Commissioner Eileen Higgins Discusses Harsh Working Conditions For Some Employees At MIA
The last time you were at the airport or getting off a plane, did you notice the people cleaning your plane's seats? Have you wondered how your bags get from the plane to your carousel?
Employees with Eulen America are responsible for these jobs for several airlines at Miami and Ft. Lauderdale International. A new investigation from CBS 4 found contract workers with the company lacked adequate access to drinking water, had cockroaches and broken seatbelts in their vans and were often working five to six hours on the airport tarmac with no breaks.
Congresswoman Donna Shalala has demanded accountability for Eulen America employees and plans on speaking with board members of American Airlines and Delta, two of the airline companies that contract with Eulen at MIA. Eulen America has approximately 2,000 employees working at Miami International Airport.
Eulen America provided a written statement, which you can read in full at the bottom of the article. CEO Xavier Rabbell said “As part of Spain’s Eulen Group, our dedication to safety and compliance is in our corporate DNA—globally as well as locally—and we take our full compliance with the Miami-Dade County Living Wage Ordinance and all other applicable regulations and laws very seriously,” stated Xavier Rabell, CEO, Eulen America. “All our aviation employees at MIA are paid at least $16.40 hourly without exception, in accordance with the Living Wage Ordinance."
Miami-Dade Commissioner Eileen Higgins toured the airport with Eulen employees last year and saw some of their working conditions firsthand. She spoke with WLRN’s Luis Hernandez on Sundial about what she witnessed and what actions will be taken.
WLRN: How did you hear about the experiences of Eulen America employees in the first place?
Higgins: I met with quite a few of the workers (last year) and they began to tell me about their worries about working for Eulen in particular. We have many other employees at the airport. But there was something to this Eulen piece and I promised them if I got elected I would look into it and I would learn more about it. So early in December, we finally convinced enough workers to be brave enough to go on a tour and they were able to show me the difficulties. I was able to look at some of the vehicles. I'm no mechanic but they looked a little ratty to me. I certainly saw that some of them didn't have functioning seatbelts. And then we went into the break room, which was the only place where they can get any water to drink. They are not provided access to water when they're outside in the tarmac, it doesn't matter how many hours they're out there -- be it five or six at a time. There's no water on any of the vehicles, which seems silly to me.
So we went into the break room and the Eulen supervisor there stood up and marched across the room to our group and said, "There is going to be some trouble here." I'm by the way a public official on an official airport visit. So I'm there with airport personnel and then another gentleman comes up and intimidates me and towers over me to try to get me to back out of the break room. And he says to me, "This is private property you cannot be here." Well it's not private property. The airport is our property, the people's property.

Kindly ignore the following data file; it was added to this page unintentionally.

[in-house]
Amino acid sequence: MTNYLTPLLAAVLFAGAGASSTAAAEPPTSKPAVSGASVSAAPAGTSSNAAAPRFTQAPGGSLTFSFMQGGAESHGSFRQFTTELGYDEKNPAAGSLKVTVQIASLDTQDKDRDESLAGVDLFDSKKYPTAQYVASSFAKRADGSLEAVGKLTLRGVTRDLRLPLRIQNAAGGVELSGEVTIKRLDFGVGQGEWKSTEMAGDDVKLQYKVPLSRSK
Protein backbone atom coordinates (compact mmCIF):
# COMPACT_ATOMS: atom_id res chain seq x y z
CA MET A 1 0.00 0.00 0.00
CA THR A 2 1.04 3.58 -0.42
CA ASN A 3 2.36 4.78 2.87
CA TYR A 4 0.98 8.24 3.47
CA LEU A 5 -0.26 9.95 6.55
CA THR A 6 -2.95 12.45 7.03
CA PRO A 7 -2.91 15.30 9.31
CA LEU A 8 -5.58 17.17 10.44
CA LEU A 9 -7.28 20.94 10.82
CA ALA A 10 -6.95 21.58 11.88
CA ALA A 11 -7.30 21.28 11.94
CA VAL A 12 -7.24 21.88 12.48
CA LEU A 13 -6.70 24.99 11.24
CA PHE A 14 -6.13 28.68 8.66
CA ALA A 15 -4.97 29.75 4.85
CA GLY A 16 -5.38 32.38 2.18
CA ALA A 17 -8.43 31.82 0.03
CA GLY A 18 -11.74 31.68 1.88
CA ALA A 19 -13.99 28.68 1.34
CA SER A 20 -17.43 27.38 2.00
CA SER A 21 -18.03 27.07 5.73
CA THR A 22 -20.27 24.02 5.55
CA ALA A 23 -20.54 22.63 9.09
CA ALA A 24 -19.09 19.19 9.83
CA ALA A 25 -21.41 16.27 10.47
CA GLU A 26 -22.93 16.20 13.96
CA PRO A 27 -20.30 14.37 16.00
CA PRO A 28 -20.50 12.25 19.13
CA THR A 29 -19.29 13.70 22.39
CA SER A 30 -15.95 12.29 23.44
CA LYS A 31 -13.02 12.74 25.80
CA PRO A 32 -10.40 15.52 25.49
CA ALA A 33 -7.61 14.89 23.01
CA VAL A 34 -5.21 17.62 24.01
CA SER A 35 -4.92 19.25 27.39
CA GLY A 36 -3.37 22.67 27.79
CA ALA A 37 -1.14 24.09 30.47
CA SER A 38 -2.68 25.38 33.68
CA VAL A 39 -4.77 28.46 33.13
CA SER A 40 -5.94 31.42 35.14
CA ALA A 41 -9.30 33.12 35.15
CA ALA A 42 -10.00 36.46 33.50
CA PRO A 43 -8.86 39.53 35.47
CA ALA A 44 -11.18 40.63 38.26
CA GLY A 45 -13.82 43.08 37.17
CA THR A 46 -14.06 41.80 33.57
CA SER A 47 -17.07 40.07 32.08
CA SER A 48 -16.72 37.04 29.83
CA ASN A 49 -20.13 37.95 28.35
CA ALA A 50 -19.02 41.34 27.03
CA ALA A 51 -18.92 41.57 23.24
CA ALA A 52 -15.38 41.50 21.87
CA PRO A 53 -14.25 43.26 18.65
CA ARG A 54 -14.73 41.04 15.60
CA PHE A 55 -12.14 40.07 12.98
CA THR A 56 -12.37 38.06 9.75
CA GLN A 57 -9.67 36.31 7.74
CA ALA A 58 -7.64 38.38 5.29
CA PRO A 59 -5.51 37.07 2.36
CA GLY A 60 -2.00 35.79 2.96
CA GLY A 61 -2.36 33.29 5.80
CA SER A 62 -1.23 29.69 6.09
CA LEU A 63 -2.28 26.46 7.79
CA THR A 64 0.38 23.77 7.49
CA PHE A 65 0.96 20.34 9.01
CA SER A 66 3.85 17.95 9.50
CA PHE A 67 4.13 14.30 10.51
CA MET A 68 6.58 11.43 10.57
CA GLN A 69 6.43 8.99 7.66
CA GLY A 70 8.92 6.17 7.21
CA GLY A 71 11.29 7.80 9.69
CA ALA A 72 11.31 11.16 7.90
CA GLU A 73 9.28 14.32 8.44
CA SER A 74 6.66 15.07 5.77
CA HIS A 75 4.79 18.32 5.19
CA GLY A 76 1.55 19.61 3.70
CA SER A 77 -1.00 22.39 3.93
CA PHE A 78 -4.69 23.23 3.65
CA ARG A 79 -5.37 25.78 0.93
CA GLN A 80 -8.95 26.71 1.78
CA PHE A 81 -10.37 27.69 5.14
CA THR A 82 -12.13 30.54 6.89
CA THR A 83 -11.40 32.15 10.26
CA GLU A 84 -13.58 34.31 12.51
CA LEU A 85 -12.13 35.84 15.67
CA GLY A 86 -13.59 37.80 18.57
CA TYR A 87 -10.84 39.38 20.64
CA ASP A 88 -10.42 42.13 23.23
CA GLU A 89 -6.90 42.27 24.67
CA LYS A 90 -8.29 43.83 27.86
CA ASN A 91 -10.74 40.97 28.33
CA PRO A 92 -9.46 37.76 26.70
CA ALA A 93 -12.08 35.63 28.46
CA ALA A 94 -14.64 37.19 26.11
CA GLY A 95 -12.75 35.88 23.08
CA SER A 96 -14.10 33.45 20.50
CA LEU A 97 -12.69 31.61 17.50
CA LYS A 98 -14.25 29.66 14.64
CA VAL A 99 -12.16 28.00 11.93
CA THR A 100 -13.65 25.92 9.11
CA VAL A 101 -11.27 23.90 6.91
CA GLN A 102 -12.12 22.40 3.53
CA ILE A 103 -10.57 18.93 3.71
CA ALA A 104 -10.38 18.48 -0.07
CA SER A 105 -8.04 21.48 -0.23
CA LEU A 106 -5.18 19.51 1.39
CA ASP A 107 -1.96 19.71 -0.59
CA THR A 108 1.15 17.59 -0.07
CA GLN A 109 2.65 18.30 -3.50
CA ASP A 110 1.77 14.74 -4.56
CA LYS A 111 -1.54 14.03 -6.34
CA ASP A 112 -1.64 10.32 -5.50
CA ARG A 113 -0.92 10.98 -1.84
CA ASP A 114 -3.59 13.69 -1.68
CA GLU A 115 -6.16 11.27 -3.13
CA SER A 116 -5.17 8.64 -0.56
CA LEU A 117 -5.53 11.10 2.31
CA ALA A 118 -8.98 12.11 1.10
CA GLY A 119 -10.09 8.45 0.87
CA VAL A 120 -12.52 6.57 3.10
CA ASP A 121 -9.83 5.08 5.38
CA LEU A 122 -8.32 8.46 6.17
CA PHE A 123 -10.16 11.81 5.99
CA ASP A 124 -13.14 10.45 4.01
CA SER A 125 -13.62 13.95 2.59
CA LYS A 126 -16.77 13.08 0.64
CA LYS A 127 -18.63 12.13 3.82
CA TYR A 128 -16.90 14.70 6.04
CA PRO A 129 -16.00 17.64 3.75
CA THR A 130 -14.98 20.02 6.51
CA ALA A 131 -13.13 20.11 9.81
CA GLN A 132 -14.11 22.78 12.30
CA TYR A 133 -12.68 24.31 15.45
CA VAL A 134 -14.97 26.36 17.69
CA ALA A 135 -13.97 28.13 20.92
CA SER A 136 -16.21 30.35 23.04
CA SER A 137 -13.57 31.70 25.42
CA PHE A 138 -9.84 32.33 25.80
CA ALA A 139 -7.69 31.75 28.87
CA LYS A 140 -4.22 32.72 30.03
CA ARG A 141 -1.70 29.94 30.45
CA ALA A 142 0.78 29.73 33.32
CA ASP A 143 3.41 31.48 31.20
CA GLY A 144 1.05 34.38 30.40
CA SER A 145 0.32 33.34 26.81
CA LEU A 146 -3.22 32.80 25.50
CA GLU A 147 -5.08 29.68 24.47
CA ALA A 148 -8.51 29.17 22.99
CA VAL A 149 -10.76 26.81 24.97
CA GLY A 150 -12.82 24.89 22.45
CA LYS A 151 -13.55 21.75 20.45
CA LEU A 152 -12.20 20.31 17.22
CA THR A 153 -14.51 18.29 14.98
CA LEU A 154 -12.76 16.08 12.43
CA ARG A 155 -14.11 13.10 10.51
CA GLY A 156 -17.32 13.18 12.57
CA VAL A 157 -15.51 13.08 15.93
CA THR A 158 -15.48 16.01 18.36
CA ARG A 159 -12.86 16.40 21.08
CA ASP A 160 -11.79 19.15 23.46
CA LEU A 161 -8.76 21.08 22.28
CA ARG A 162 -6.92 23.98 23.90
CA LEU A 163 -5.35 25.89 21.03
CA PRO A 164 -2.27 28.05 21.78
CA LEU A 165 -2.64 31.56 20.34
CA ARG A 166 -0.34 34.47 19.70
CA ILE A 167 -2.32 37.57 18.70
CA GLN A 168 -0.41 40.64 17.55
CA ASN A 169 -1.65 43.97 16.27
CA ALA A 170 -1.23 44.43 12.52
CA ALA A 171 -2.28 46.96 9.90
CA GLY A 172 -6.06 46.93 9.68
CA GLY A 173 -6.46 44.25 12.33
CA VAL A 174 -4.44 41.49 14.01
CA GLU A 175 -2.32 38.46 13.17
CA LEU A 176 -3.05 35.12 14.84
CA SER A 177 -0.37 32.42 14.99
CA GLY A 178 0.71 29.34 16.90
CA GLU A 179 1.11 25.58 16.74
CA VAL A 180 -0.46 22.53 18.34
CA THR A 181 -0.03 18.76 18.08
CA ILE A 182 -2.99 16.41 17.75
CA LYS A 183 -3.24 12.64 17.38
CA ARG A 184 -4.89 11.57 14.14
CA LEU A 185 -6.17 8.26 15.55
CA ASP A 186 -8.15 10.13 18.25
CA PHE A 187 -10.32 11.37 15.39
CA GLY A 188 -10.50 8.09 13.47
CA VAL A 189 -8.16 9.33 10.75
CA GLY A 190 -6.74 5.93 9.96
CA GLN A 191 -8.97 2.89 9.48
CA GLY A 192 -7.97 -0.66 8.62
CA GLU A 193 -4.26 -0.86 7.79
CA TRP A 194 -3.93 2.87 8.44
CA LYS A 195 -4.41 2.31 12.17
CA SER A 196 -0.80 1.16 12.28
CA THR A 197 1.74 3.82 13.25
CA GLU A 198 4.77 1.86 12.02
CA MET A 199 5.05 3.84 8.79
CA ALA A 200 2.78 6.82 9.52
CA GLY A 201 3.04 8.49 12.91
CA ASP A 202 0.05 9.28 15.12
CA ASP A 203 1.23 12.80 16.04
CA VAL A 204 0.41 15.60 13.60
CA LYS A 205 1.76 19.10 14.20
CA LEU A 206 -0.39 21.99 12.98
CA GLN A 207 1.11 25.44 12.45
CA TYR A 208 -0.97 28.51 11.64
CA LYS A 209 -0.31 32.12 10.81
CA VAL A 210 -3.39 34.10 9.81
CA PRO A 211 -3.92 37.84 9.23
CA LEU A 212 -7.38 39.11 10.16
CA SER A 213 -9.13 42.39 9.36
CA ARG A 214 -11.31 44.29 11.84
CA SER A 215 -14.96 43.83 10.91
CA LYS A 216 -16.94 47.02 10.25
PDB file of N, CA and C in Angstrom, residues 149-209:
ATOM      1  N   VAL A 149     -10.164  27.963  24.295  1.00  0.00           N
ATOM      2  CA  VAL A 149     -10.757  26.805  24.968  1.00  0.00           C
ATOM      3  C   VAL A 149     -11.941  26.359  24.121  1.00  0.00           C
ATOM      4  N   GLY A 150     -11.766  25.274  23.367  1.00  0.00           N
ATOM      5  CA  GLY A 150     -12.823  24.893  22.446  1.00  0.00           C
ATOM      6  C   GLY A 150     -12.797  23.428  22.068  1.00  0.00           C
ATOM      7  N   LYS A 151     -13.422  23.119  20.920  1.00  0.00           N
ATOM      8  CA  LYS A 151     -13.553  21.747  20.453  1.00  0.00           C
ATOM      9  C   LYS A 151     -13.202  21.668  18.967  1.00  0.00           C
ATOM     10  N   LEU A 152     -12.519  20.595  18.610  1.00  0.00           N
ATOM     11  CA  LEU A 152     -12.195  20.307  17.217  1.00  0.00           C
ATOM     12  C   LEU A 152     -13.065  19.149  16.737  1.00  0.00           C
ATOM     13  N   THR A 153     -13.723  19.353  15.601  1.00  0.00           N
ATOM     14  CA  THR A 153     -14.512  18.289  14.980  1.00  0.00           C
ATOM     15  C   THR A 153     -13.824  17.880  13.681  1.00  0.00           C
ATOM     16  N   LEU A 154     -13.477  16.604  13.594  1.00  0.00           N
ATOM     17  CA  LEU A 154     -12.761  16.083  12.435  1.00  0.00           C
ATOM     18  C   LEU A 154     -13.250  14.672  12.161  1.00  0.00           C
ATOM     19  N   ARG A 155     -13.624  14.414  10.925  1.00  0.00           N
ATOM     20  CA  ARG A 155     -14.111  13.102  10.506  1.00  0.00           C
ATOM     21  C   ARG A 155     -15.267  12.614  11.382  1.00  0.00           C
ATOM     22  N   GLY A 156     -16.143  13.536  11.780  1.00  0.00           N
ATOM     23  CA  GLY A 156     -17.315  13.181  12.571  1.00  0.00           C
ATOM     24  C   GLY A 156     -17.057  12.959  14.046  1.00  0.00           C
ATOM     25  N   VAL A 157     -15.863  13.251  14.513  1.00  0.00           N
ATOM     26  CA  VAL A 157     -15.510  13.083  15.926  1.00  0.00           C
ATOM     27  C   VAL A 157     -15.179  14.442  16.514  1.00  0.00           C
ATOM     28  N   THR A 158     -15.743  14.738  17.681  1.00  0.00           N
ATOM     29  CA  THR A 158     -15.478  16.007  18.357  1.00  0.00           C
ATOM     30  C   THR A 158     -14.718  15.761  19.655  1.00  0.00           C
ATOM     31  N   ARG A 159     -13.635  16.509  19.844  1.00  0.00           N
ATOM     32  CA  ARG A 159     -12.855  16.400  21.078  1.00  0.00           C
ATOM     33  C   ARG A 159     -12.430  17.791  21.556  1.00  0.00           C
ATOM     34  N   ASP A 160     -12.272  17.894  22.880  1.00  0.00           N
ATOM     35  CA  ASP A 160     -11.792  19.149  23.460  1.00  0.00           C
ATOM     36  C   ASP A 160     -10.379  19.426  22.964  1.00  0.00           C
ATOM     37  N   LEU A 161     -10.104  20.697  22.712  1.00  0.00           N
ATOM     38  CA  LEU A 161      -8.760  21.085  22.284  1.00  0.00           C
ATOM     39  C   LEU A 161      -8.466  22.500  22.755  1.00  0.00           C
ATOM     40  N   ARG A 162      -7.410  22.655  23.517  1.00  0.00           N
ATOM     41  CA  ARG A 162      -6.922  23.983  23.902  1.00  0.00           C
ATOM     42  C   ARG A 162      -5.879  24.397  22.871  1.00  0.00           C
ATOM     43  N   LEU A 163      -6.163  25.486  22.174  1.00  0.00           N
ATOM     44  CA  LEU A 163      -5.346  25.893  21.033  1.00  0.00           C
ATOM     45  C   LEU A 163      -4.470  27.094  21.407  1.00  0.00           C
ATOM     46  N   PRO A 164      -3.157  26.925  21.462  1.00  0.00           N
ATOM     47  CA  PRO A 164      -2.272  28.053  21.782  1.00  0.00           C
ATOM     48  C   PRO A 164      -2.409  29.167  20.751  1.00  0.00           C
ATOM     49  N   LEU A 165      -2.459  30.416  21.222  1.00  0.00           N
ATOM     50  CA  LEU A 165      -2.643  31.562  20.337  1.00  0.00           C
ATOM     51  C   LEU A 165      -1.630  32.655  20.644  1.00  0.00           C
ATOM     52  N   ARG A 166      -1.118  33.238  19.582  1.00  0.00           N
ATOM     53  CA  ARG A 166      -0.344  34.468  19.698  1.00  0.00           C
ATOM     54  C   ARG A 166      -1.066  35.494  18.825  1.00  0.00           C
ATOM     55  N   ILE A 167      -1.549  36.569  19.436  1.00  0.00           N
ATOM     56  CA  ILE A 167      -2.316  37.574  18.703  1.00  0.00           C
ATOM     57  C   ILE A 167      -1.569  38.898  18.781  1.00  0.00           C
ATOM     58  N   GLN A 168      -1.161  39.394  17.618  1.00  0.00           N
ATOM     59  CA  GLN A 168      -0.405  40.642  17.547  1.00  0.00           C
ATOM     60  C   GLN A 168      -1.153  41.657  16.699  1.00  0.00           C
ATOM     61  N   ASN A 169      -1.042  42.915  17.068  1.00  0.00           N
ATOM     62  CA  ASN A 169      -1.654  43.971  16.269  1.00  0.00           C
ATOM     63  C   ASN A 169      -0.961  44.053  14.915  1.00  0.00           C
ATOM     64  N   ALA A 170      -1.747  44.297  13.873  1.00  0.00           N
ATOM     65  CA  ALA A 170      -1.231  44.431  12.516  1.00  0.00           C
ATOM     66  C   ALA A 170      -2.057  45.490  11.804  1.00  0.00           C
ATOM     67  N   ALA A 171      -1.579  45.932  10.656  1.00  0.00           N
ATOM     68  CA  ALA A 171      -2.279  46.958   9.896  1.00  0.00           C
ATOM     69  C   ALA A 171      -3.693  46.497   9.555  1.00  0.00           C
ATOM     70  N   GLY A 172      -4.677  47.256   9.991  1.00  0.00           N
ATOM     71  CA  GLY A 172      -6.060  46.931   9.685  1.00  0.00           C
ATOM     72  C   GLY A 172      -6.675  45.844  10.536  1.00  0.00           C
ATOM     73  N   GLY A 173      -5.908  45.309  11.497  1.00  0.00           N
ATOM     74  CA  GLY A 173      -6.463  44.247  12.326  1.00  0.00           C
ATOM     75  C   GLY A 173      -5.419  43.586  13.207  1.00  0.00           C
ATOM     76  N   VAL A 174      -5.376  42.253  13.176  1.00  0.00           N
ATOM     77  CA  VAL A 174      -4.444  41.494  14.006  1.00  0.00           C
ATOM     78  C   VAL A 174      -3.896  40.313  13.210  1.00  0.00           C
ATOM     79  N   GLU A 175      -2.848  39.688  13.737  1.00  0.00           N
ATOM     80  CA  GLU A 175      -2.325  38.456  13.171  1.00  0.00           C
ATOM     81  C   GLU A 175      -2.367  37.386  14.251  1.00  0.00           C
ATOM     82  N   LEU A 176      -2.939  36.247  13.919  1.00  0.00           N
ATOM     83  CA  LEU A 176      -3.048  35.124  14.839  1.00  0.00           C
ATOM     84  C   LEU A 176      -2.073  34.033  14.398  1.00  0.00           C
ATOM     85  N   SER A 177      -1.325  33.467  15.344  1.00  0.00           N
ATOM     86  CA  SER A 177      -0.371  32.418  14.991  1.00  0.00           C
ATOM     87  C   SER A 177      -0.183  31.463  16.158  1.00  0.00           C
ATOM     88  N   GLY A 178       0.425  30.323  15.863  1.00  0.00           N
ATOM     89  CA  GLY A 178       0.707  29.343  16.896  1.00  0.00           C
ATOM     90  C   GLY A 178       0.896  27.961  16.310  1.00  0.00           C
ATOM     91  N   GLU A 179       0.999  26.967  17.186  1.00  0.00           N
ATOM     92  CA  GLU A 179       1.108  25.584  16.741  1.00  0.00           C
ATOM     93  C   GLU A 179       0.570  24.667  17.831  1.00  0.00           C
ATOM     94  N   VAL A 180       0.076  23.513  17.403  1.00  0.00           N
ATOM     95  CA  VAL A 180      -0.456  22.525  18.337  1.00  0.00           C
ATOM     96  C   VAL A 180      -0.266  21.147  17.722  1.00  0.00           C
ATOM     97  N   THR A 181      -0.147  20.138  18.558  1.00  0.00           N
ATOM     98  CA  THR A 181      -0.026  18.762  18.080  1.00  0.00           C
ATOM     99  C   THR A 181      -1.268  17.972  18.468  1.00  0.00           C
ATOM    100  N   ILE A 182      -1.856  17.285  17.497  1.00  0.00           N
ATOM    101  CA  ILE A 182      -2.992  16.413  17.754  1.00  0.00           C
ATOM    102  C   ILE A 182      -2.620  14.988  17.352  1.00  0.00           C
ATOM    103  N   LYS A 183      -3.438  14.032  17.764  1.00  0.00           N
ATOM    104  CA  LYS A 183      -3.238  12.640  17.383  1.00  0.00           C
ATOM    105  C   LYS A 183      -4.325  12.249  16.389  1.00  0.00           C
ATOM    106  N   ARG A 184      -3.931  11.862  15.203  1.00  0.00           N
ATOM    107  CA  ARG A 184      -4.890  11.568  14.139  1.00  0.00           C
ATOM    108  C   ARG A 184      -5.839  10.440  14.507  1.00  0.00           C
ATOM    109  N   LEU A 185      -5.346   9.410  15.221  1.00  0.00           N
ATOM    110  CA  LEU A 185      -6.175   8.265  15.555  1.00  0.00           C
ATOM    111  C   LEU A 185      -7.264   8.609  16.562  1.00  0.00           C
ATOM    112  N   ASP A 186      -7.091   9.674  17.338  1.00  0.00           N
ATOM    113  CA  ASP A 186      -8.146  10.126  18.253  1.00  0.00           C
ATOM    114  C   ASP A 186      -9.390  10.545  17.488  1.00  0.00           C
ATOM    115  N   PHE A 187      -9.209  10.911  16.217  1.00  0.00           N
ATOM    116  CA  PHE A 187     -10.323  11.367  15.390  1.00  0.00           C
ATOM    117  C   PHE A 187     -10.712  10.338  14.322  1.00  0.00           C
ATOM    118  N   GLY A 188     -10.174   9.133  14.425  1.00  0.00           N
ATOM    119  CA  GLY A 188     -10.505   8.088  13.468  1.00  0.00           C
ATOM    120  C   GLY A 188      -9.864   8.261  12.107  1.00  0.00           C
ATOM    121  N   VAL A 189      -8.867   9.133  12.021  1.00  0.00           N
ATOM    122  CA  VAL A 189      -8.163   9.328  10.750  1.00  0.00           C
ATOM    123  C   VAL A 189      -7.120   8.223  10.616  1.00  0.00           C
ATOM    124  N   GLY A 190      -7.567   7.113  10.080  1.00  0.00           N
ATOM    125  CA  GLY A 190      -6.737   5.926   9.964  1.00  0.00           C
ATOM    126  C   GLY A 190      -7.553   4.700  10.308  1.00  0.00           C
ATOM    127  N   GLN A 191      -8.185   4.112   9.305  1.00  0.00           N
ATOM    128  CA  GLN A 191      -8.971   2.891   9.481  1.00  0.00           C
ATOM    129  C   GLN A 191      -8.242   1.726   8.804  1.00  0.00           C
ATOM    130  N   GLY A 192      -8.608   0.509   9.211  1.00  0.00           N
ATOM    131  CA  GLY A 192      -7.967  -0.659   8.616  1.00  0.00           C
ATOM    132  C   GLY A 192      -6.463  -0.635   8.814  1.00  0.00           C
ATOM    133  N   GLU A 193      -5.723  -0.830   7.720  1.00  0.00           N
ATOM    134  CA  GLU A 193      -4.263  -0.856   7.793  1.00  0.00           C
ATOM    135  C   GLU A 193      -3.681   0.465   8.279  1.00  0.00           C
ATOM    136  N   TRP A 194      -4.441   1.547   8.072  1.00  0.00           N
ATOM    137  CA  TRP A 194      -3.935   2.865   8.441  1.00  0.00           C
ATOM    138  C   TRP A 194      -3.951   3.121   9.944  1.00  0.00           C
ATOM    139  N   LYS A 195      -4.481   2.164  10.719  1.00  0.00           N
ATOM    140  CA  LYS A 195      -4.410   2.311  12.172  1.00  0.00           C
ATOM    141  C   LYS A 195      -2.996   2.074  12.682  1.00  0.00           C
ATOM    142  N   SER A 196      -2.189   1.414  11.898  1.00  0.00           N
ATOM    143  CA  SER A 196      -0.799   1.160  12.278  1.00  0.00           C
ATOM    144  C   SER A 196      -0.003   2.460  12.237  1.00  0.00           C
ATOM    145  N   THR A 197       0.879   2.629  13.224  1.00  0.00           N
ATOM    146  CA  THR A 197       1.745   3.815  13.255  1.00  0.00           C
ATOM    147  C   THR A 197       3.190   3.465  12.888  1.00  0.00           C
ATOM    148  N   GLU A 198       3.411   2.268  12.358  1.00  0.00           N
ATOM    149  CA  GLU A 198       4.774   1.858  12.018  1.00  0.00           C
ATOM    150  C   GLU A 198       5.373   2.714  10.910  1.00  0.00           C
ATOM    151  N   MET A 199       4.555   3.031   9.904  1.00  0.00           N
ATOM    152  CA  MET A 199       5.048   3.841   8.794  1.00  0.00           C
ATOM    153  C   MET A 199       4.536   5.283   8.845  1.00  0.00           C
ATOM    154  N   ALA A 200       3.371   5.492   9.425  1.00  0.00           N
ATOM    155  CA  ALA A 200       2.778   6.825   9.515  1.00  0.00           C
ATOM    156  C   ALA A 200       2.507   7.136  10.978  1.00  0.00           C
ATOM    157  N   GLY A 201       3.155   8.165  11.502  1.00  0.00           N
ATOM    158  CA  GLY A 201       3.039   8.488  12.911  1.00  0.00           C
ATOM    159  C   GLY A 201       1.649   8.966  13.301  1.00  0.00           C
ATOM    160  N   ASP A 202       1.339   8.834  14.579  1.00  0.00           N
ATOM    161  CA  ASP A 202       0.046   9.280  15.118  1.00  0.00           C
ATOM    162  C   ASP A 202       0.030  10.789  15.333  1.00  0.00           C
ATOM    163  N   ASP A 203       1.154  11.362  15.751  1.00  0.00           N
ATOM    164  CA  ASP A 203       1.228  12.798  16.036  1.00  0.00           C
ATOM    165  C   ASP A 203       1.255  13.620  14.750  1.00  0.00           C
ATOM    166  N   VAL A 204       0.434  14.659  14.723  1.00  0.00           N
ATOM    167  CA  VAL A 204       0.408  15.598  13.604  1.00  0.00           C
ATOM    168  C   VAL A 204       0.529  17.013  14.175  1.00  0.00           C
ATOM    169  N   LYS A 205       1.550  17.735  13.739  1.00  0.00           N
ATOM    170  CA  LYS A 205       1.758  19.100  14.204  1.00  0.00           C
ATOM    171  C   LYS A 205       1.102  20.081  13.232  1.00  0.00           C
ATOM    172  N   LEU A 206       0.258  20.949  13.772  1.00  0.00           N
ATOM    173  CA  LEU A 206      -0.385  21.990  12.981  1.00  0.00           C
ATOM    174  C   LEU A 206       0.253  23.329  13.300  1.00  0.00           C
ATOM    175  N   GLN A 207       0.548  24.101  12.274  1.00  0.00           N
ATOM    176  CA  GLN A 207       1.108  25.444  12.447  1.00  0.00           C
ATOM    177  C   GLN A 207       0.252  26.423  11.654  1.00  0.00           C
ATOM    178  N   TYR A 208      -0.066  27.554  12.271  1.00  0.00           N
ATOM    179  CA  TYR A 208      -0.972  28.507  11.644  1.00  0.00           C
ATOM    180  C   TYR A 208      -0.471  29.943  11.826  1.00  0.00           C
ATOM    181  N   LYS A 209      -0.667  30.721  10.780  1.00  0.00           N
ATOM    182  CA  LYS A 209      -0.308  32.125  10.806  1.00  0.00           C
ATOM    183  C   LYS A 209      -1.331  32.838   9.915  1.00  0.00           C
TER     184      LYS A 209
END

What came of your visit along with Congresswoman Shalala and Frederica Wilson? Did you demand any public action?
The two congresswomen asked for us to begin to look into whether we can improve our living wage, which will require me and several other commissioners to do some work to see if we can come up with the seven votes to enhance that on the commission. So if you care about that, call your commissioner. But the other piece, they really feel from the Congressional point of view, they need to begin speaking with board members of these big airlines to make sure that we express their deep displeasure with how this company is treating our residents.
How much could you penalize the airlines that are contracting the company?
I don't know the answer to that. I do know that we issue permits, so that a company like Eulen and others are able to provide these services to the airlines. I spoke with our airport director (Lestor Sola) who is as distressed as I am. He's been trying to contact Eulen to get things changed for some time and has reached out for a meeting with him with the CEO as well and still hasn't heard back.
So part of it is on Eulen and we could strengthen our rules. But if there are real labor violations or OSHA violations, if there is an investigation in there, then the county will have more standing to do that. One thing that worries me is the split shifts. You show up and you work three flights but their next fleet isn't for another two or three hours. You don't get paid for those hours but you're at the airport until the next couple so you have split shifts and so you're working six hours but you're at the airport 10 hours. So how can that be that that's not paid? There are a lot of questions to be answered in my opinion.
The full statement released by Eulen America about accusations of worker mistreatment.